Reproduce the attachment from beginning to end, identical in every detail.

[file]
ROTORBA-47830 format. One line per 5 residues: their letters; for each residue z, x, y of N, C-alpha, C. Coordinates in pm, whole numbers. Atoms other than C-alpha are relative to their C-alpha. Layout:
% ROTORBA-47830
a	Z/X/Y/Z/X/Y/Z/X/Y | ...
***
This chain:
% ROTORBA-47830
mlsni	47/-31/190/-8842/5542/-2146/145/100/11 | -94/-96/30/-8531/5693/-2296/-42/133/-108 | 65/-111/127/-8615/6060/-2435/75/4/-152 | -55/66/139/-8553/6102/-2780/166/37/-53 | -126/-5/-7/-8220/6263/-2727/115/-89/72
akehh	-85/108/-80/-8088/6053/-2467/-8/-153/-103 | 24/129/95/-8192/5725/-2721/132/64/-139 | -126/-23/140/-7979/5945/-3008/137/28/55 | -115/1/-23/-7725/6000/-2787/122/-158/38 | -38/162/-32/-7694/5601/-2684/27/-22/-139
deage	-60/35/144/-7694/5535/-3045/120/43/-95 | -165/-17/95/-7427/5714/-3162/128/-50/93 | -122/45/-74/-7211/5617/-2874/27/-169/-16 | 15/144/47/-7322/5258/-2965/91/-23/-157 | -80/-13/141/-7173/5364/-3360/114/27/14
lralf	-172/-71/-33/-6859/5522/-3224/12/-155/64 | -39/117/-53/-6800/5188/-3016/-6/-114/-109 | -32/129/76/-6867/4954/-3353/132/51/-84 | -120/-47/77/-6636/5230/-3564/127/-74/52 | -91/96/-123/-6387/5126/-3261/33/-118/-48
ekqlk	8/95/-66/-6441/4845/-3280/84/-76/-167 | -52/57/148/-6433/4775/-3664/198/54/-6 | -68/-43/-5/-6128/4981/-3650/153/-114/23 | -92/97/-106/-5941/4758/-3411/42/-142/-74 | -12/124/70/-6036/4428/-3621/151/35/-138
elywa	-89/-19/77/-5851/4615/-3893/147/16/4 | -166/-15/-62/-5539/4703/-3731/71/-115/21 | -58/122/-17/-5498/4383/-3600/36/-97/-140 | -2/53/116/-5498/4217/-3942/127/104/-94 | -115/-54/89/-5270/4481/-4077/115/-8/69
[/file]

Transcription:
ROTORBA-47830 format. One line per 5 residues: their letters; for each residue z, x, y of N, C-alpha, C. Coordinates in pm, whole numbers. Atoms other than C-alpha are relative to their C-alpha. Layout:
% ROTORBA-47830
a	Z/X/Y/Z/X/Y/Z/X/Y | ...
***
This chain:
% ROTORBA-47830
mlsni	47/-31/190/-8842/5542/-2146/145/100/11 | -94/-96/30/-8531/5693/-2296/-42/133/-108 | 65/-111/127/-8615/6060/-2435/75/4/-152 | -55/66/139/-8553/6102/-2780/166/37/-53 | -126/-5/-7/-8220/6263/-2727/115/-89/72
akehh	-85/108/-80/-8088/6053/-2467/-8/-153/-103 | 24/129/95/-8192/5725/-2721/132/64/-139 | -126/-23/140/-7979/5945/-3008/137/28/55 | -115/1/-23/-7725/6000/-2787/122/-158/38 | -38/162/-32/-7694/5601/-2684/27/-22/-139
deage	-60/35/144/-7694/5535/-3045/120/43/-95 | -165/-17/95/-7427/5714/-3162/128/-50/93 | -122/45/-74/-7211/5617/-2874/27/-169/-16 | 15/144/47/-7322/5258/-2965/91/-23/-157 | -80/-13/141/-7173/5364/-3360/114/27/14
lralf	-172/-71/-33/-6859/5522/-3224/12/-155/64 | -39/117/-53/-6800/5188/-3016/-6/-114/-109 | -32/129/76/-6867/4954/-3353/132/51/-84 | -120/-47/77/-6636/5230/-3564/127/-74/52 | -91/96/-123/-6387/5126/-3261/33/-118/-48
ekqlk	8/95/-66/-6441/4845/-3280/84/-76/-167 | -52/57/148/-6433/4775/-3664/198/54/-6 | -68/-43/-5/-6128/4981/-3650/153/-114/23 | -92/97/-106/-5941/4758/-3411/42/-142/-74 | -12/124/70/-6036/4428/-3621/151/35/-138
elywa	-89/-19/77/-5851/4615/-3893/147/16/4 | -166/-15/-62/-5539/4703/-3731/71/-115/21 | -58/122/-17/-5498/4383/-3600/36/-97/-140 | -2/53/116/-5498/4217/-3942/127/104/-94 | -115/-54/89/-5270/4481/-4077/115/-8/69